of chickens and sweaters

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I cast on a summer sweater for Eddie. It’s the Leksak Tunic, which I have had in my Ravelry queue for quite some time. I first saw it on Ginny’s blog when she made it for one of her little girls. I’m using a yarn that has been sitting in my stash for probably close to seven or eight years. It’s discontinued now; I originally purchased it to knit a tank top for myself from a pattern that I saw in Vogue Knitting. The tank was too tight and not very flattering, so I frogged the whole thing and put away the yarn for a better project. And so, seven or eight years later, here we are: Leksak. The yarn is a lovely cotton and linen blend with a subtle gold thread woven throughout. It’s not my style at all anymore, but I think it will look very flattering on a little girl. The yoke only took a day to knit and I am more than a third of the way done with the body portion. I do love children’s knits. They are so quick and satisfying.

Chickens! As you can see…we have some. Seven of them to be exact. Gabe and I had these grand plans to build a huge chicken coop this summer; one that could house up to 40 chickens (if we so desired). However, with Gabe working longer hours and a new baby on the way, we decided to put the coop on hold and push it back till next summer. My parents have roughly 20 chickens this year and they are producing almost 30 eggs a day! Finally, my mom had enough and said she could no longer feed over 20 chickens or store 15 dozen eggs in her fridge at a time. I suggested they let us borrow their old chicken tractor and throw a few chickens our way, which they did, gladly. I don’t know their breed, and frankly, I have almost zero fondness for birds (dirty, loud creatures that they are) but I do love fresh eggs every morning. We have had them for almost two weeks now. Once they have been here for over two weeks, we will start letting them free range and hopefully that will mean they spend more time fertilizing our pasture and less time pooping in their water container.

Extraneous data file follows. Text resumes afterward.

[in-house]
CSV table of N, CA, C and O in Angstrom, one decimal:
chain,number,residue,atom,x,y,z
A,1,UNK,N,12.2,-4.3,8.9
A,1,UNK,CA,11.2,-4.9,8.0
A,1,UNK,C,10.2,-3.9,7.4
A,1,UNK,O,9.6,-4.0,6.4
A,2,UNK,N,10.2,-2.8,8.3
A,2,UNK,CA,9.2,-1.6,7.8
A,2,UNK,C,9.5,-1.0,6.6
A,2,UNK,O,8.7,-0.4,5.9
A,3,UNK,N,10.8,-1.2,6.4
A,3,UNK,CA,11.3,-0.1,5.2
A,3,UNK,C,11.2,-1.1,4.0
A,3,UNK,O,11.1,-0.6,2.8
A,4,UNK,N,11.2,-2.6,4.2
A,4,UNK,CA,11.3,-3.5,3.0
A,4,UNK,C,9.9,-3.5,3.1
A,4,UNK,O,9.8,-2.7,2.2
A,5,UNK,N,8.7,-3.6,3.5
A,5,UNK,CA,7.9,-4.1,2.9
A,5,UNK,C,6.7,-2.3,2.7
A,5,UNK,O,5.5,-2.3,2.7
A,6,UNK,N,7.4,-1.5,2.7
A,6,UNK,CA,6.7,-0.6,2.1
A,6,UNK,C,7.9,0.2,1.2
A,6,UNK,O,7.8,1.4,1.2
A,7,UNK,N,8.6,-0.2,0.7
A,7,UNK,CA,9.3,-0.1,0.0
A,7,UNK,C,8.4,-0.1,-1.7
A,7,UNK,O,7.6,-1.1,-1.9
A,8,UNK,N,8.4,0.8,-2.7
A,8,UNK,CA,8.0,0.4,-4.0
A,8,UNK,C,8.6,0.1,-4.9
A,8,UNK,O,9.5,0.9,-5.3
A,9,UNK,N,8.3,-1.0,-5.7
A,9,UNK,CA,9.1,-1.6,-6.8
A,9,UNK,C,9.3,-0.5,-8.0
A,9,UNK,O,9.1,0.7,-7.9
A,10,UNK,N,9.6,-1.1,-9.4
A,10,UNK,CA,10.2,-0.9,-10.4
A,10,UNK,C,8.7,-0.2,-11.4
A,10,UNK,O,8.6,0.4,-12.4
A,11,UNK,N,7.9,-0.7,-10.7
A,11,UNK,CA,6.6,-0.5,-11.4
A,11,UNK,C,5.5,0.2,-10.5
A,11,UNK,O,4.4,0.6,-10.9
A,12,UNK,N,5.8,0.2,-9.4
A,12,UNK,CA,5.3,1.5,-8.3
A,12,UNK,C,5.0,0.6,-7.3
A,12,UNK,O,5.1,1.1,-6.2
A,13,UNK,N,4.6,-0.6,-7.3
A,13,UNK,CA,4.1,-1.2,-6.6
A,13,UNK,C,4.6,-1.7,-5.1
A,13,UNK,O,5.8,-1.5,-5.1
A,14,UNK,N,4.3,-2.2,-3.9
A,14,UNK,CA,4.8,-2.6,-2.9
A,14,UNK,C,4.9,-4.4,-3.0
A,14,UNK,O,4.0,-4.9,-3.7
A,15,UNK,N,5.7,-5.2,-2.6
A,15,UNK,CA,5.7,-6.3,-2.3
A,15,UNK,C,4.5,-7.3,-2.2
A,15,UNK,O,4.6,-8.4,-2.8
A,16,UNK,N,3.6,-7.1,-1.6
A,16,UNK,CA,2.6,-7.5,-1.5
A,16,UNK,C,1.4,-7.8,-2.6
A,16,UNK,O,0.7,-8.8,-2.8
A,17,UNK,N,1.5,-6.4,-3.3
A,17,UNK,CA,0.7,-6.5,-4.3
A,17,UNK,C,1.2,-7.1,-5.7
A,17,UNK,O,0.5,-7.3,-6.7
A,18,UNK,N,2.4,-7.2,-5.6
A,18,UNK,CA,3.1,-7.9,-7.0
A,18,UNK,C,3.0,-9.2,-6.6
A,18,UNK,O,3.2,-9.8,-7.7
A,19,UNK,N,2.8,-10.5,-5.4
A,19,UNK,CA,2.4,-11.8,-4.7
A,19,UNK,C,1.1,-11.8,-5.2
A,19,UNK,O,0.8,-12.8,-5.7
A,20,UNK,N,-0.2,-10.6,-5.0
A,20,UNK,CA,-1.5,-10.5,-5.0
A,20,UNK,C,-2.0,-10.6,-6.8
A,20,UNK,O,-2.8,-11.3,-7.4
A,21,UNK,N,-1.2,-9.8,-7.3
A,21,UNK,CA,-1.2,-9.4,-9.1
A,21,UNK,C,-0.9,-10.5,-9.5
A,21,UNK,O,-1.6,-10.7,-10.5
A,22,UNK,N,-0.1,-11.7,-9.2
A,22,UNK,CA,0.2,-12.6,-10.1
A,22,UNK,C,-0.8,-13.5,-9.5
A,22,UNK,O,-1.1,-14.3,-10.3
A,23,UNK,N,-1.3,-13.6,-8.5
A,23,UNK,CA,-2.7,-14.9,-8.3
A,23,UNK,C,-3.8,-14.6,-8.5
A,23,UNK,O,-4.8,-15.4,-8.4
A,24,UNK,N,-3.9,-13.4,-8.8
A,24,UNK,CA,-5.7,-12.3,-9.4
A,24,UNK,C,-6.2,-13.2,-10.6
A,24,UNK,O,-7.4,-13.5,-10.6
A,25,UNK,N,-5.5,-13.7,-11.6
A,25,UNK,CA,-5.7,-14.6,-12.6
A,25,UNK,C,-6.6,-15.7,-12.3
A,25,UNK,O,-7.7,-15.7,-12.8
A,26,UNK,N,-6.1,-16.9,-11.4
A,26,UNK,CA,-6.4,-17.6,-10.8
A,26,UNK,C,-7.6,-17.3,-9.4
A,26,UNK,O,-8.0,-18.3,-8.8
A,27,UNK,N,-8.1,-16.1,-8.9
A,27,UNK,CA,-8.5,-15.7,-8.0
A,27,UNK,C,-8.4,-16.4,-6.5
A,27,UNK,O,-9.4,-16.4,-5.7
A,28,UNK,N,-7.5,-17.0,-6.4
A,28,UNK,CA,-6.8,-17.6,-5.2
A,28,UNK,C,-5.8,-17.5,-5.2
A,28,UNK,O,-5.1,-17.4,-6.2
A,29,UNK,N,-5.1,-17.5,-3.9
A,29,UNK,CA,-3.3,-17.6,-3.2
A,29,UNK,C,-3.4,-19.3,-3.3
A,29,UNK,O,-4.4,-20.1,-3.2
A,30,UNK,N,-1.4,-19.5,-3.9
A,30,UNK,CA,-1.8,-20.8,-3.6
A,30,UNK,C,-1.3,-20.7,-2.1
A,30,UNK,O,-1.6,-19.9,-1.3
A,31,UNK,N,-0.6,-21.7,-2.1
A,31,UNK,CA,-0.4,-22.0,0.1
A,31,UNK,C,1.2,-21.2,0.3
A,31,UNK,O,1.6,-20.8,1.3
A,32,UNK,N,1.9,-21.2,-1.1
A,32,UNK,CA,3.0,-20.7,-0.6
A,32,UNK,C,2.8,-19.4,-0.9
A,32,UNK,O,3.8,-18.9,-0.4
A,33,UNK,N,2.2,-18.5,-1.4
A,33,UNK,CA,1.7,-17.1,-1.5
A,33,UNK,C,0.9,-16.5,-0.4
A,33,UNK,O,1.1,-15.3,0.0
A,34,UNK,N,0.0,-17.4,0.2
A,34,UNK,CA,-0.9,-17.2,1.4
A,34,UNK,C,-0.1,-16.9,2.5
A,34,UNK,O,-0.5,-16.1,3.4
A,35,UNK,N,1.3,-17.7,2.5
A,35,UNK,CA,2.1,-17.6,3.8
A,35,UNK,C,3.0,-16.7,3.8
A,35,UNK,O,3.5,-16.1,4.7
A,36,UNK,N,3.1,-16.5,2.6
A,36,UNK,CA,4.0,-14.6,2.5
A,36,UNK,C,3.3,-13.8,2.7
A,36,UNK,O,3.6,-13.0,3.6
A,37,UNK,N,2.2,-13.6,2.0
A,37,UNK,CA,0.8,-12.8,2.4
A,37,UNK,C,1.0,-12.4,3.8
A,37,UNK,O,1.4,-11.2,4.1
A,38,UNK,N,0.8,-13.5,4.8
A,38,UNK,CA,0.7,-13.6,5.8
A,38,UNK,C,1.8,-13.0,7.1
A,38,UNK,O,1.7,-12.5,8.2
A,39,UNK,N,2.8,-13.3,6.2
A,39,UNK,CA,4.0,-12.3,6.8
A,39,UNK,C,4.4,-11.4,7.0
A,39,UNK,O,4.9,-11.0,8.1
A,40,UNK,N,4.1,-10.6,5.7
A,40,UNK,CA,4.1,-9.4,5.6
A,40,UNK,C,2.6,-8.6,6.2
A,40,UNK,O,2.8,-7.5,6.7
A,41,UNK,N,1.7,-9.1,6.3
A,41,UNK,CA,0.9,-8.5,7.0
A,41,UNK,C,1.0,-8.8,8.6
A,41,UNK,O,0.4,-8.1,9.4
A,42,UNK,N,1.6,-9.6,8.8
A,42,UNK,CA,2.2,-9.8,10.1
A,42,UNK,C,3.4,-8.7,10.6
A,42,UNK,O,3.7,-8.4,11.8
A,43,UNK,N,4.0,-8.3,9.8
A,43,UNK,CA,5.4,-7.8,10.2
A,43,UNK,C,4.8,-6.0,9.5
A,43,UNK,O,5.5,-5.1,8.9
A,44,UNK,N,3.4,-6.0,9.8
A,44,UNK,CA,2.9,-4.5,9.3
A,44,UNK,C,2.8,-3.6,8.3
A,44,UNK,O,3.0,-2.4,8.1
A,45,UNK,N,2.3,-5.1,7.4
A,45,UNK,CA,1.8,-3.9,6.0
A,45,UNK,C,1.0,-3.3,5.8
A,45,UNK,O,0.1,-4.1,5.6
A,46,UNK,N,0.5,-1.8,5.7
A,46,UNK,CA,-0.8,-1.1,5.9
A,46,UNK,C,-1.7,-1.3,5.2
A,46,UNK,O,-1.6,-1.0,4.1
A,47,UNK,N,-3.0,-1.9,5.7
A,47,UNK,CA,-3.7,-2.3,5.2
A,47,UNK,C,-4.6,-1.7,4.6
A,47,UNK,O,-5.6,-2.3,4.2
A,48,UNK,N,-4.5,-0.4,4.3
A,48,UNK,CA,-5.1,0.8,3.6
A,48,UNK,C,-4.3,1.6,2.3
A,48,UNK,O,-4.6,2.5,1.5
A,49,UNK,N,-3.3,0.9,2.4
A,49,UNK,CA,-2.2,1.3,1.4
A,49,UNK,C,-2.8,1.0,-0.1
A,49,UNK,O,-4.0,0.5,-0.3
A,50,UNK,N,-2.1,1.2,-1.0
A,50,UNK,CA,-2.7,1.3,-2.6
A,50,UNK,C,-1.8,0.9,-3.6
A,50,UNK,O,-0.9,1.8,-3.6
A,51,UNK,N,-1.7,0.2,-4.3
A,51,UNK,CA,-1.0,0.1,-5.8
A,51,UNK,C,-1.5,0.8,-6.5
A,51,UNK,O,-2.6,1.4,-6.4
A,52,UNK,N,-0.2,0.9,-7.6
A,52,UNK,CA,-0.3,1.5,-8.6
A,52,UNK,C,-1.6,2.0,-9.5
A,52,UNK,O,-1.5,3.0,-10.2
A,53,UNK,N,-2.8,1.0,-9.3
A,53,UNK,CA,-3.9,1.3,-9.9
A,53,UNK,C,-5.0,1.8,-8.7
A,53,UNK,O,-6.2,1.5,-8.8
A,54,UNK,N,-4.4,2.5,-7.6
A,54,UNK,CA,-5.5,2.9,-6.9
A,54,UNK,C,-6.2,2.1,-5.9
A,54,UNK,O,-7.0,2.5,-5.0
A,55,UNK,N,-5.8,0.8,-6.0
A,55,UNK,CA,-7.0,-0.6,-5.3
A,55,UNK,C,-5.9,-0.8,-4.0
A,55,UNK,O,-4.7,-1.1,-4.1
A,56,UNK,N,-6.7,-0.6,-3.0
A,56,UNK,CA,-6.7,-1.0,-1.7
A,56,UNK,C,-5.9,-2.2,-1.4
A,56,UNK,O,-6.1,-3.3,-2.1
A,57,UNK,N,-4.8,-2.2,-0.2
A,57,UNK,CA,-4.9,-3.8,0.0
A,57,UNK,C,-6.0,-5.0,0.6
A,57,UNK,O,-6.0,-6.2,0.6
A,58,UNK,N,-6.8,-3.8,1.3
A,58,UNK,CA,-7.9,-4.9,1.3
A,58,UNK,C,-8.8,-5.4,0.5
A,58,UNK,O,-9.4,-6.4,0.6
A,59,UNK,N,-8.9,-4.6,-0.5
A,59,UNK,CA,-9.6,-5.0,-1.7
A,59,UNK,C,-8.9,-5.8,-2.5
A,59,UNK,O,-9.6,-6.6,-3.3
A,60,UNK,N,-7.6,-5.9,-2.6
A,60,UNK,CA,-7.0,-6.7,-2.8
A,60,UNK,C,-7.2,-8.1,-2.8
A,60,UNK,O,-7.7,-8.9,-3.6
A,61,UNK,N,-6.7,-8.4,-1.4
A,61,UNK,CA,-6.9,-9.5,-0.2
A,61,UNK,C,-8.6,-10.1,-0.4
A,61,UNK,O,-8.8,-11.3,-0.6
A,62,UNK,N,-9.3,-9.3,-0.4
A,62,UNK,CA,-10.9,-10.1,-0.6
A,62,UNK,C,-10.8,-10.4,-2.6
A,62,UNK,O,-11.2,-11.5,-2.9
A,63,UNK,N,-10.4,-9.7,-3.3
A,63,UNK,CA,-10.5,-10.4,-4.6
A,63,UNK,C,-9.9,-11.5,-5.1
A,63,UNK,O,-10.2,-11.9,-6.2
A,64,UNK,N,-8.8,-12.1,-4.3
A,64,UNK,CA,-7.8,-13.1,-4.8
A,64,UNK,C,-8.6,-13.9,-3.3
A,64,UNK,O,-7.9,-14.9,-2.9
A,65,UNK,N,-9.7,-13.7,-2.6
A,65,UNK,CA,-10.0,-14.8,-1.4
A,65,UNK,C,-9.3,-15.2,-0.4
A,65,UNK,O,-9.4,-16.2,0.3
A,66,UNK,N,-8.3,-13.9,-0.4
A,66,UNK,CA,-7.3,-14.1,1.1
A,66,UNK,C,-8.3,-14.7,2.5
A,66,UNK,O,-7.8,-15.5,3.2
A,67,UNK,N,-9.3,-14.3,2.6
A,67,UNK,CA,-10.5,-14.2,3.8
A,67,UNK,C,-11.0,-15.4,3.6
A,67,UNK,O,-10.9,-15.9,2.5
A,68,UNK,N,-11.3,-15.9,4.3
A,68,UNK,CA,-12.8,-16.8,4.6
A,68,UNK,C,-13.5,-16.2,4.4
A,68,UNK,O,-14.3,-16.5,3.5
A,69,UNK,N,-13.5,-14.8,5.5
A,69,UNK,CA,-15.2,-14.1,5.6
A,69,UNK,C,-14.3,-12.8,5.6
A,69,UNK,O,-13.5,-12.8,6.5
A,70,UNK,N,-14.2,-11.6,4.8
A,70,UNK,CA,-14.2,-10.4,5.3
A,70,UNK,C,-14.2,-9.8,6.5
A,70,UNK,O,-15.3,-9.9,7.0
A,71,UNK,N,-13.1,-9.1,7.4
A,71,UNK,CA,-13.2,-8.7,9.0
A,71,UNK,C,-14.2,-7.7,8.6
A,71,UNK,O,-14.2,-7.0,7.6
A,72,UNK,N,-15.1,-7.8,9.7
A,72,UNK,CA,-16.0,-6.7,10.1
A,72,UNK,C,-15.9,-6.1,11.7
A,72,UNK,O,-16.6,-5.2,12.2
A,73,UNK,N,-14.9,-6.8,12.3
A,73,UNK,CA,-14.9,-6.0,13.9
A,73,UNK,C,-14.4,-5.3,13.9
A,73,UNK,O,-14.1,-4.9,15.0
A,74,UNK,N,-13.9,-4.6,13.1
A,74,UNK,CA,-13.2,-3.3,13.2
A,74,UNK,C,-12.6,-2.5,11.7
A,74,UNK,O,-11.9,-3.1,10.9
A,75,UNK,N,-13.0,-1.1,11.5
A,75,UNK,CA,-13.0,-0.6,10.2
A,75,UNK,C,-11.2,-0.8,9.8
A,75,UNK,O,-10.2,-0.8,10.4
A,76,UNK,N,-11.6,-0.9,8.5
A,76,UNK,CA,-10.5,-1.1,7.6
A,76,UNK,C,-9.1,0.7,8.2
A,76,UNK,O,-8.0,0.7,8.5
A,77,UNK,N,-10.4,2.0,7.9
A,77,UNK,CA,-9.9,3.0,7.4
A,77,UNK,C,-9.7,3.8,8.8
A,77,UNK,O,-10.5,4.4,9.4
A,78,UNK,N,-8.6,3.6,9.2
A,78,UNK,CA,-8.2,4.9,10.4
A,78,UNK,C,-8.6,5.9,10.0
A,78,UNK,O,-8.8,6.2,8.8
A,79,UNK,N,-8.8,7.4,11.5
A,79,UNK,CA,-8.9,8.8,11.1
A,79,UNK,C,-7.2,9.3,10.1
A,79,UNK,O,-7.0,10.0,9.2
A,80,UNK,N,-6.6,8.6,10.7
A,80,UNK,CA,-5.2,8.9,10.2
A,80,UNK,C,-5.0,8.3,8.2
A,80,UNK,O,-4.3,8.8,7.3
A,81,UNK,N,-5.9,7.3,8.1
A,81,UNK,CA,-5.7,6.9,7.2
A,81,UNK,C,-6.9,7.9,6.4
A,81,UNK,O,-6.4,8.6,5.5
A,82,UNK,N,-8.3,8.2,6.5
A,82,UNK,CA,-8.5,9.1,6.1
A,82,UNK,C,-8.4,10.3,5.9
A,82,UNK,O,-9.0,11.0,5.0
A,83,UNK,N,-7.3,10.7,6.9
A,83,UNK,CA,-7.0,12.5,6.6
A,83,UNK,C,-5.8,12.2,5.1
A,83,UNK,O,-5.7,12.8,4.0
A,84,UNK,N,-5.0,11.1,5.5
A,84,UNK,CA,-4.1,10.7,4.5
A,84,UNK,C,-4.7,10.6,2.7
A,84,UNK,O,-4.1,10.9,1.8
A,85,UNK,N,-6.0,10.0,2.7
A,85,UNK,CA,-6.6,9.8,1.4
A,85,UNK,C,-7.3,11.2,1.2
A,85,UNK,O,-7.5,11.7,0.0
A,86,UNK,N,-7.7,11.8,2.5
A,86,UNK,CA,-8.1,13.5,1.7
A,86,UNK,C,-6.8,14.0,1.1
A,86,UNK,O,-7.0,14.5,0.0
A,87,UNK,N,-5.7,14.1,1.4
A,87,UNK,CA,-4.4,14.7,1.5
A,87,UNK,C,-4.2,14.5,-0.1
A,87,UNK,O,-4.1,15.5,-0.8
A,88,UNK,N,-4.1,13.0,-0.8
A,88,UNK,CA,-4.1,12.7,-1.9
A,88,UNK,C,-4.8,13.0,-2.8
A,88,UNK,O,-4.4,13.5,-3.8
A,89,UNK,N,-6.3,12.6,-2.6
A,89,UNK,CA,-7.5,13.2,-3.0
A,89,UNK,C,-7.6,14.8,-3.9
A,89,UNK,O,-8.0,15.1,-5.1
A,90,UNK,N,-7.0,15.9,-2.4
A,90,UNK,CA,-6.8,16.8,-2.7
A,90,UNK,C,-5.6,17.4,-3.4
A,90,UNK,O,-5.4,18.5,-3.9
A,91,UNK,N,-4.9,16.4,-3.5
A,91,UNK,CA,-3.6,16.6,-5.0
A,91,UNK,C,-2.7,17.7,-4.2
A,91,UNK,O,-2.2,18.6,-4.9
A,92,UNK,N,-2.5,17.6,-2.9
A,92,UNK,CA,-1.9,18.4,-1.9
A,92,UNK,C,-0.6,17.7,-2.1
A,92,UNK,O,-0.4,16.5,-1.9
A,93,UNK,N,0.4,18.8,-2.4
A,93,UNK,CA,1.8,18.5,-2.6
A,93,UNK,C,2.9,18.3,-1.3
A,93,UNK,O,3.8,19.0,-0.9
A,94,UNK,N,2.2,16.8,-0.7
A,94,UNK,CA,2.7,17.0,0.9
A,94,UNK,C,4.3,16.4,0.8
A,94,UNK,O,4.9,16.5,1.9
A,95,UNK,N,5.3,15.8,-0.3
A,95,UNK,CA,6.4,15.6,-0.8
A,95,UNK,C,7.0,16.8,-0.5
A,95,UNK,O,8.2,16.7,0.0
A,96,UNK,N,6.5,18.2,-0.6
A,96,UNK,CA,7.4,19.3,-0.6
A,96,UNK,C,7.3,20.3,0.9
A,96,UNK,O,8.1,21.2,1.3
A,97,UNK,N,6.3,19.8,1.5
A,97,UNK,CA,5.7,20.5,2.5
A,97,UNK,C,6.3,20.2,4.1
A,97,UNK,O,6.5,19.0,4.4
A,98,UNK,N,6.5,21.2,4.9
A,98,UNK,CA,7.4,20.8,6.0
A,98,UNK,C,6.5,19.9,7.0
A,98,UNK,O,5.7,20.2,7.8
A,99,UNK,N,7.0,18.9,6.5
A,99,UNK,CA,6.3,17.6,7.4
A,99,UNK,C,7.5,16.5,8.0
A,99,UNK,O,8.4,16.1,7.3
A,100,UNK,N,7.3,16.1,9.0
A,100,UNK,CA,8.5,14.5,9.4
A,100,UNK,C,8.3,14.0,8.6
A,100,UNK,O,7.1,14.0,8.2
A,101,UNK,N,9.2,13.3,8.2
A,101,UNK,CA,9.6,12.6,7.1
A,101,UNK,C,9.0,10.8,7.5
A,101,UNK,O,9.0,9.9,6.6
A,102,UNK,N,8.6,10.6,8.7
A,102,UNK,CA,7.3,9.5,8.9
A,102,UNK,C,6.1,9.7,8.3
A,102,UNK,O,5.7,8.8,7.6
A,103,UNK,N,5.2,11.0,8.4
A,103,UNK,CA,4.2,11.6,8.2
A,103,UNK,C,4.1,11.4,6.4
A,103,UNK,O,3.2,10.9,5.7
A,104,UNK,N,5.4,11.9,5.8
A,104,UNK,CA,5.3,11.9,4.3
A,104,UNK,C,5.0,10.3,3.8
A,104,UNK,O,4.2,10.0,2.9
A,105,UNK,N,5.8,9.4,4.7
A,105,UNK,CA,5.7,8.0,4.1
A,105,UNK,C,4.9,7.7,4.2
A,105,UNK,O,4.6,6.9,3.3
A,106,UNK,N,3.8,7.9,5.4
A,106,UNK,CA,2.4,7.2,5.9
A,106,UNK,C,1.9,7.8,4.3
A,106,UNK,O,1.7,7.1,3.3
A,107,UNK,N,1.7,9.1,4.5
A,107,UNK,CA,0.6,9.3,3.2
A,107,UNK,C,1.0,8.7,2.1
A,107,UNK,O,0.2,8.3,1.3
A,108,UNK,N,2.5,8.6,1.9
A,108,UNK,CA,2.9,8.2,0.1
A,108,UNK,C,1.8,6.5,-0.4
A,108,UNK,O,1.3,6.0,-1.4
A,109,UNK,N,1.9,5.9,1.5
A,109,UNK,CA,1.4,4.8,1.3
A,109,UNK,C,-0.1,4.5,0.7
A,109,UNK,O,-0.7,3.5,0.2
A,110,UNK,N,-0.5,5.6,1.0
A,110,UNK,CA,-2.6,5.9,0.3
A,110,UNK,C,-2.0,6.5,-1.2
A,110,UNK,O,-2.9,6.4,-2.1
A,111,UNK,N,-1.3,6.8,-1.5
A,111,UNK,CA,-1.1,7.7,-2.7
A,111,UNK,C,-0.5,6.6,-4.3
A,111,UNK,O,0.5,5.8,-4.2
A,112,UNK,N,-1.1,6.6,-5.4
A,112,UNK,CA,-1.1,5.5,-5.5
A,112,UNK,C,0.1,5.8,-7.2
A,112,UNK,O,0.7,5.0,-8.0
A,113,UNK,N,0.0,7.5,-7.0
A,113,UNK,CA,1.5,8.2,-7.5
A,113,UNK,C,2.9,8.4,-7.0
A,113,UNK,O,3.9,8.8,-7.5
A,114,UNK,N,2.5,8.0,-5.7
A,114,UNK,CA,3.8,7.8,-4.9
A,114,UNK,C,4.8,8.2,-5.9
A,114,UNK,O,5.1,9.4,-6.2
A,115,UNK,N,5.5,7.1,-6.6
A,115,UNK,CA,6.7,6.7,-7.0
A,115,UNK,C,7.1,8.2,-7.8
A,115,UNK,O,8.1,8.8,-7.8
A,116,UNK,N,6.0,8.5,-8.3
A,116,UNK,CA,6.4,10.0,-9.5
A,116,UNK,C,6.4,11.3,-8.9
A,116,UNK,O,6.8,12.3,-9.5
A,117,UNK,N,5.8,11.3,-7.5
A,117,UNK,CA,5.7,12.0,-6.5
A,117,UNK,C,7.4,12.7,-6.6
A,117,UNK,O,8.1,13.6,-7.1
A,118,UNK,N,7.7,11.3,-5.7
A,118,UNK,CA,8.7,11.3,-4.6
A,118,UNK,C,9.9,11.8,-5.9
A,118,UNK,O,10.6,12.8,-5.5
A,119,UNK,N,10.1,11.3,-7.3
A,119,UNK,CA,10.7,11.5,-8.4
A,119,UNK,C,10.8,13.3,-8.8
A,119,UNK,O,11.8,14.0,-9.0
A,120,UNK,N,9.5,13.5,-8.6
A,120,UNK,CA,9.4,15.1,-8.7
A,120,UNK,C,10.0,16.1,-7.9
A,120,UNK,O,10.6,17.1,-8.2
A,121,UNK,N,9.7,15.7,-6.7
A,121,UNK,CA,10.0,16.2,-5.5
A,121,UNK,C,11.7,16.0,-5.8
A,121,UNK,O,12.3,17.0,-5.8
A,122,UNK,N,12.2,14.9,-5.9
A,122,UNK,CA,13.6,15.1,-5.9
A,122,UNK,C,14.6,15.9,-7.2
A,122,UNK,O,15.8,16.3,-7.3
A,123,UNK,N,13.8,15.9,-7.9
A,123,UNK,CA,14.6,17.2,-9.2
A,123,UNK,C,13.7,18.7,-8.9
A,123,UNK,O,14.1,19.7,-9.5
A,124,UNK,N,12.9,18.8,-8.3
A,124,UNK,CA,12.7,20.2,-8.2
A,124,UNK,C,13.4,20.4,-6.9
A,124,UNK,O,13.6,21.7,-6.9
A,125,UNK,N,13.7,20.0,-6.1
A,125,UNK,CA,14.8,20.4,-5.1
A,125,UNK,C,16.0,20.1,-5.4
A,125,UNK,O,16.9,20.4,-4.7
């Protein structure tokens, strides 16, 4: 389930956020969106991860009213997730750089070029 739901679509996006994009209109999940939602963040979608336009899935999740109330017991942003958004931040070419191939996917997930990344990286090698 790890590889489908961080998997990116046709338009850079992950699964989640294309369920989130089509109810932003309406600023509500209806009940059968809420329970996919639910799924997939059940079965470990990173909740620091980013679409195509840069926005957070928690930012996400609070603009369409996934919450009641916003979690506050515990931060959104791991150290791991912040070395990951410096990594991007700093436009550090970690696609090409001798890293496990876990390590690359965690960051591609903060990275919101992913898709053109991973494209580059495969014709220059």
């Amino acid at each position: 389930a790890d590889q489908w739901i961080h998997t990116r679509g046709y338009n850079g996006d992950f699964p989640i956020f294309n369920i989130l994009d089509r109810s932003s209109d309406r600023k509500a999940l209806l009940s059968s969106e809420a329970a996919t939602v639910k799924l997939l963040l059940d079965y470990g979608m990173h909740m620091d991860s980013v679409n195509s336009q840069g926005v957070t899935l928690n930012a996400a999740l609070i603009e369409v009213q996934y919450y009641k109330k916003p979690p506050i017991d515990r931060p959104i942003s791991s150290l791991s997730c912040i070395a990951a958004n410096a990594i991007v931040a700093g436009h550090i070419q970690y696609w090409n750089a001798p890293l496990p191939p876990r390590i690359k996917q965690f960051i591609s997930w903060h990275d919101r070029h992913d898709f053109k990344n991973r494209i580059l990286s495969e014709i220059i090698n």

Did I mention that chickens are dirty?

Now, I just need to do some research and figure out how to keep them out of my raised beds.

Have a wonderful weekend, my friends.

wednesday yarn along (and other things)

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Joining Ginny and Nicole.

I did it.

They are complete.

Done.

Finito.

Good day to you.

It only took three months (give or take a month?) but I finally finished My Cup of Tea Socks. Never in my life has it taken me that long to finish a pair of socks, and believe me, that says a lot coming from a slow knitter. It wasn’t the pattern, it was the needle size. Size one needles! Never again.

But aren’t they just beautiful? I do wish I had a used a slightly nicer yarn. I used Knit Picks Palette, which is their go-to sock yarn. I made Gabe a pair of socks using the same yarn, and was quite happy with how they turned out, however by the time I was halfway through these socks, Gabe’s socks were already starting to pill, and even though I washed them according to the instructions, they felted slightly. The socks lost shape and two days ago, a huge hole appeared at the bottom of one foot. It was too late to rip out the My Cup of Tea sock (a whole sock!? I don’t think so) and use a different yarn at that point so I continued on, but I won’t be using that yarn again. Too bad, because I think I have six skeins of it in my stash drawer.